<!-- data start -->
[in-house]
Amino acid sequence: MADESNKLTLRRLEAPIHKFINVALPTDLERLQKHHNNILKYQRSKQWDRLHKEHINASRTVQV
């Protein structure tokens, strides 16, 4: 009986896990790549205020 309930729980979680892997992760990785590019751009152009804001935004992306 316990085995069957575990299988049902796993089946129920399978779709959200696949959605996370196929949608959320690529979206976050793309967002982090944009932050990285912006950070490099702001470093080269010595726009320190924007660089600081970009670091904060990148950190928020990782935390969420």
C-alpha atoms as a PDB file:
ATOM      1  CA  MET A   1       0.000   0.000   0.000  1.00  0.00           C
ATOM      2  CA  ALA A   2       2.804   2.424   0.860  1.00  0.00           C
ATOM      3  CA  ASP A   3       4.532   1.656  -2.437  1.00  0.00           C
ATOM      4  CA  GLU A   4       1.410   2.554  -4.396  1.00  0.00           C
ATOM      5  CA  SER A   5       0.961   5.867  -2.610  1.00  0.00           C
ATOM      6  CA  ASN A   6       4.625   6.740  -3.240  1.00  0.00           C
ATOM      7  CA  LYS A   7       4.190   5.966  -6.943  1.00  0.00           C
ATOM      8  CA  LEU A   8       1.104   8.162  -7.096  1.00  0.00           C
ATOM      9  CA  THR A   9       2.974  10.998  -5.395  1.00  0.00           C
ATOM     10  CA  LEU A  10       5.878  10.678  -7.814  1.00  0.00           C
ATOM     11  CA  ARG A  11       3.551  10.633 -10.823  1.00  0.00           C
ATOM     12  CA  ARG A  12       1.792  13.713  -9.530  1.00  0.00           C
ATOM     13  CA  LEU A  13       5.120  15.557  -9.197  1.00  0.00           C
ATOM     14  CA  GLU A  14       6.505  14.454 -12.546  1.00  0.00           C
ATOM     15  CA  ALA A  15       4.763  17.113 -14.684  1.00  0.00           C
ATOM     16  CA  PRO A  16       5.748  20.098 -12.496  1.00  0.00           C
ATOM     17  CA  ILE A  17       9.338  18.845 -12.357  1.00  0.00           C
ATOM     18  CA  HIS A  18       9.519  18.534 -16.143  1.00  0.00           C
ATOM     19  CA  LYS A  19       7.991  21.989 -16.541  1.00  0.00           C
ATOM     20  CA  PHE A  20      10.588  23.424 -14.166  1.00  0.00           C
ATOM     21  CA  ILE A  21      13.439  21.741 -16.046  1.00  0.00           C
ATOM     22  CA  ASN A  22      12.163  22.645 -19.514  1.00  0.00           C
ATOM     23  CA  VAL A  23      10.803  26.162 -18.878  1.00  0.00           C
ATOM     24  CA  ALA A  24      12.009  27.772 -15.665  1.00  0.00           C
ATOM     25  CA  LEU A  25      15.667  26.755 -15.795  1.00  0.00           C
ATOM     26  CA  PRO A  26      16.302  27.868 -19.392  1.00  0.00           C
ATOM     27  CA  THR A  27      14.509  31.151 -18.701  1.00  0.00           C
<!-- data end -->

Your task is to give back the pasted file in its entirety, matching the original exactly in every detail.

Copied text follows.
[in-house]
Amino acid sequence: MADESNKLTLRRLEAPIHKFINVALPTDLERLQKHHNNILKYQRSKQWDRLHKEHINASRTVQV
């Protein structure tokens, strides 16, 4: 009986896990790549205020 309930729980979680892997992760990785590019751009152009804001935004992306 316990085995069957575990299988049902796993089946129920399978779709959200696949959605996370196929949608959320690529979206976050793309967002982090944009932050990285912006950070490099702001470093080269010595726009320190924007660089600081970009670091904060990148950190928020990782935390969420």
C-alpha atoms as a PDB file:
ATOM      1  CA  MET A   1       0.000   0.000   0.000  1.00  0.00           C
ATOM      2  CA  ALA A   2       2.804   2.424   0.860  1.00  0.00           C
ATOM      3  CA  ASP A   3       4.532   1.656  -2.437  1.00  0.00           C
ATOM      4  CA  GLU A   4       1.410   2.554  -4.396  1.00  0.00           C
ATOM      5  CA  SER A   5       0.961   5.867  -2.610  1.00  0.00           C
ATOM      6  CA  ASN A   6       4.625   6.740  -3.240  1.00  0.00           C
ATOM      7  CA  LYS A   7       4.190   5.966  -6.943  1.00  0.00           C
ATOM      8  CA  LEU A   8       1.104   8.162  -7.096  1.00  0.00           C
ATOM      9  CA  THR A   9       2.974  10.998  -5.395  1.00  0.00           C
ATOM     10  CA  LEU A  10       5.878  10.678  -7.814  1.00  0.00           C
ATOM     11  CA  ARG A  11       3.551  10.633 -10.823  1.00  0.00           C
ATOM     12  CA  ARG A  12       1.792  13.713  -9.530  1.00  0.00           C
ATOM     13  CA  LEU A  13       5.120  15.557  -9.197  1.00  0.00           C
ATOM     14  CA  GLU A  14       6.505  14.454 -12.546  1.00  0.00           C
ATOM     15  CA  ALA A  15       4.763  17.113 -14.684  1.00  0.00           C
ATOM     16  CA  PRO A  16       5.748  20.098 -12.496  1.00  0.00           C
ATOM     17  CA  ILE A  17       9.338  18.845 -12.357  1.00  0.00           C
ATOM     18  CA  HIS A  18       9.519  18.534 -16.143  1.00  0.00           C
ATOM     19  CA  LYS A  19       7.991  21.989 -16.541  1.00  0.00           C
ATOM     20  CA  PHE A  20      10.588  23.424 -14.166  1.00  0.00           C
ATOM     21  CA  ILE A  21      13.439  21.741 -16.046  1.00  0.00           C
ATOM     22  CA  ASN A  22      12.163  22.645 -19.514  1.00  0.00           C
ATOM     23  CA  VAL A  23      10.803  26.162 -18.878  1.00  0.00           C
ATOM     24  CA  ALA A  24      12.009  27.772 -15.665  1.00  0.00           C
ATOM     25  CA  LEU A  25      15.667  26.755 -15.795  1.00  0.00           C
ATOM     26  CA  PRO A  26      16.302  27.868 -19.392  1.00  0.00           C
ATOM     27  CA  THR A  27      14.509  31.151 -18.701  1.00  0.00           C